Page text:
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At least 2,450 jobs lost in Dublin pub sector since March, publican reps say

The LVA has indicated there may also be further significant job losses ahead.

AT LEAST 2,450 jobs have been lost in the Dublin pub sector since pubs closed their doors in March, according to the Licensed Vintners Association (LVA). 

This represents more than one in every five of the 12,000 jobs generated by Dublin pubs before the beginning of the crisis, the LVA said. 

“At the outset of this crisis, pubs in Dublin and across the country acknowledged the need to close our doors for the good of public health,” LVA chief executive Donall O’Keeffe said. 

This continues to be the responsible course of action, but it has had a real and serious economic impact on the pub sector in Dublin.

On 15 July, Taoiseach Micheál Martin announced that, on the advice of NPHET, the Phase Four plan to reopen all pubs on 20 July was to be delayed by three weeks after the number of new confirmed cases rose in the previous two weeks. 

The following day, Tánaiste Leo Varadkar said during Leaders’ Questions in the Dáil that there is no guarantee that pubs will reopen on 10 August. 

Varadkar said he could not say if pubs will reopen on that date, but said they certainly will not be opening before that date. 

“We’re not saying they will open on the 10th of August – we are saying they will open no sooner than the 10th of August.”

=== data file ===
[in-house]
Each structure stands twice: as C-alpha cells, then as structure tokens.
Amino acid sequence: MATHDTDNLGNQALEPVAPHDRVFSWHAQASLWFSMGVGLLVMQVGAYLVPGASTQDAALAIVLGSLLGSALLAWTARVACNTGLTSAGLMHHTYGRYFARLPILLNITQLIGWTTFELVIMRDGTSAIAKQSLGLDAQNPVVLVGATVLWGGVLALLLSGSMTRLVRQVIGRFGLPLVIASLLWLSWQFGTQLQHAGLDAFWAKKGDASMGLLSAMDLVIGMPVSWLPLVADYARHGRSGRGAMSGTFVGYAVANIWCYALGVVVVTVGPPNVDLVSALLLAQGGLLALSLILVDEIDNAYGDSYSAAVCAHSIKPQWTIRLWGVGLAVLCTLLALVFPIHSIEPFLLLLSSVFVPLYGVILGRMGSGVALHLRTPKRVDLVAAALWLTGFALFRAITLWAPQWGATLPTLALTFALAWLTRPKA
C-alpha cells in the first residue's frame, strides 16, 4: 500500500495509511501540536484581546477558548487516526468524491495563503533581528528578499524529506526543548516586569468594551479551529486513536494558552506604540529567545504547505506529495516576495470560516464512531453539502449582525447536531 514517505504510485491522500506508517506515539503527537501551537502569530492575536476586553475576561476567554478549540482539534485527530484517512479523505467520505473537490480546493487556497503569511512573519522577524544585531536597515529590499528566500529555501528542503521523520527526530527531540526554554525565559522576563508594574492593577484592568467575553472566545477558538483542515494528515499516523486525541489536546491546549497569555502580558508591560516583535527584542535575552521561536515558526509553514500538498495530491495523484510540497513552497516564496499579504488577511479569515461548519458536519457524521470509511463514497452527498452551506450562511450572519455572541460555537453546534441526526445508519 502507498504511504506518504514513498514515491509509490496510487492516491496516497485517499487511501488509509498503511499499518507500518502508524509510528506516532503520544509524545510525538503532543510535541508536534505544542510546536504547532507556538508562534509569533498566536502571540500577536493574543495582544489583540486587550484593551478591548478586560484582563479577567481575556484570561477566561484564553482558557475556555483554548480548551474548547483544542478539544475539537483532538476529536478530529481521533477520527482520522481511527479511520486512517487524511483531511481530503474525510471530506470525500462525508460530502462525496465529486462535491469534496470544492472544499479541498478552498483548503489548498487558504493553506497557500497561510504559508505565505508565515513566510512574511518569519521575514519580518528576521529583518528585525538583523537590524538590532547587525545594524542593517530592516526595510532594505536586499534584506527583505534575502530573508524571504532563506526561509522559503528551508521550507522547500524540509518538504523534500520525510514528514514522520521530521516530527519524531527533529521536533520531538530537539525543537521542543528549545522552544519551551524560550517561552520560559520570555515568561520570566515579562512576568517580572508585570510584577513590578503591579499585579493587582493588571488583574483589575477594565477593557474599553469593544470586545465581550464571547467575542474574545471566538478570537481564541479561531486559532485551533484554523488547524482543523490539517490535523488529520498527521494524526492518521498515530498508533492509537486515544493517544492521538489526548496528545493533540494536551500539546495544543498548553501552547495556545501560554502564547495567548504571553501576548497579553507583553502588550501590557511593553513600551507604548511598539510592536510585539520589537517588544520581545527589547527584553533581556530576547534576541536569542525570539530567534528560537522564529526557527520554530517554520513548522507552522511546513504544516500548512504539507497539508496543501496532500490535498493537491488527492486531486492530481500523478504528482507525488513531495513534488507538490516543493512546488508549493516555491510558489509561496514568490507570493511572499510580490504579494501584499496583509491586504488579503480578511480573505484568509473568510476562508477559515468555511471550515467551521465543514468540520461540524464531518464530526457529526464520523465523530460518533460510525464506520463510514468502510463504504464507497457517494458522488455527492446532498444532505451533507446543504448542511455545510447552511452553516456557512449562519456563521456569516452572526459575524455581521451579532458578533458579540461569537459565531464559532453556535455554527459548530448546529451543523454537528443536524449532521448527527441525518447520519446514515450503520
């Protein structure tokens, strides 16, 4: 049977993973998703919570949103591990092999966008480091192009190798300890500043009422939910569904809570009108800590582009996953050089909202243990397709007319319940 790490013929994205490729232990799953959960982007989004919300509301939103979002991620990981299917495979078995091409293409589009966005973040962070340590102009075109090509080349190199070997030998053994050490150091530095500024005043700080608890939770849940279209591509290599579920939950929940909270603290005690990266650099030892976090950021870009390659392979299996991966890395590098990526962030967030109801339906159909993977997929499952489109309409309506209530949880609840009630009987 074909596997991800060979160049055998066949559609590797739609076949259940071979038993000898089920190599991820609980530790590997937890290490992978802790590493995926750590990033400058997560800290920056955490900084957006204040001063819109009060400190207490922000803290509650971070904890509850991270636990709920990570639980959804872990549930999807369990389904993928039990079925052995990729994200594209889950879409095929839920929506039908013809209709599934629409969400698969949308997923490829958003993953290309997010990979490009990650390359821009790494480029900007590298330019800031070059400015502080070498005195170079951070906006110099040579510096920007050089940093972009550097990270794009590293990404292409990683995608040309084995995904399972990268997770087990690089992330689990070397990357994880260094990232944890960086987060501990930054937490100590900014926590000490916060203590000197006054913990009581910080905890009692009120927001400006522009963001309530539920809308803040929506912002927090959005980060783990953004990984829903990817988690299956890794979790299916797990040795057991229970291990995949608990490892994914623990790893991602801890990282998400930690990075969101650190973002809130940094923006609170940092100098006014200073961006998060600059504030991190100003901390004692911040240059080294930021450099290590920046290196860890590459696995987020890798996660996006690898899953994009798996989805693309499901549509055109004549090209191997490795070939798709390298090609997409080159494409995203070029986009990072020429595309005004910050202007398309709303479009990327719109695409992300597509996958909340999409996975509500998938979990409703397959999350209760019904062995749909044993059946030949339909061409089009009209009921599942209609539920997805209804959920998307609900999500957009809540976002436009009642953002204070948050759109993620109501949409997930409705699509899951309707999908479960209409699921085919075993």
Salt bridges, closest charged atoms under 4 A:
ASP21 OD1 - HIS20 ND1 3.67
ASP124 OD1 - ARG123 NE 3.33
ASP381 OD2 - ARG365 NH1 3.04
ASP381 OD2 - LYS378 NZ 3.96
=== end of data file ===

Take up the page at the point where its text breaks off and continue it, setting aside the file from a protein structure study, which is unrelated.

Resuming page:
Further job losses

The LVA has indicated there may also be further significant job losses ahead, with almost one in three Dublin pubs yet to reopen and any pubs that do open operating at 50% capacity or less.

The association also confirmed that ten pubs across Dublin have ceased trading since the closure in mid March, including The Queens in Dalkey, The Donaghmede Inn and The Cardiff Inn, Finglas.  

“Almost one third of the pubs in Dublin are yet to reopen and their viability is further threatened every additional day they remain closed. Any business or employer would struggle if they had no income for 40% of a year, which is the situation facing pubs who will not open before 10 August,” O’Keeffe said.

“A further tangible sign of that struggle comes in the form of the 10 Dublin pubs who have ceased trading and decided to keep their doors closed for good.

The loss of these businesses will be felt by the workers, the publicans involved and by their local communities. Sadly these are unlikely to be the last Dublin pubs to take such a step this year. 

O’Keeffe said they “expect there will be significant further redundancies should the public health situation require additional delays in the reopening of pubs”. 

“As it is, even those pubs who are trading have had to let some workers go and/or reduce the number of hours and level of salary provided to account for pub capacity being reduced to 50% or less of their pre-crisis levels,” he said. 

“These problems are multiplied for pubs who are not in a situation to take in any income.

This time last year, Dublin pubs were having difficulty finding sufficient staff, such were the number of jobs being created. How that picture has now changed.

“To what extent the employment outlook further darkens will depend on the trading situation and the public health prognosis in the weeks and months ahead,” O’Keeffe said.

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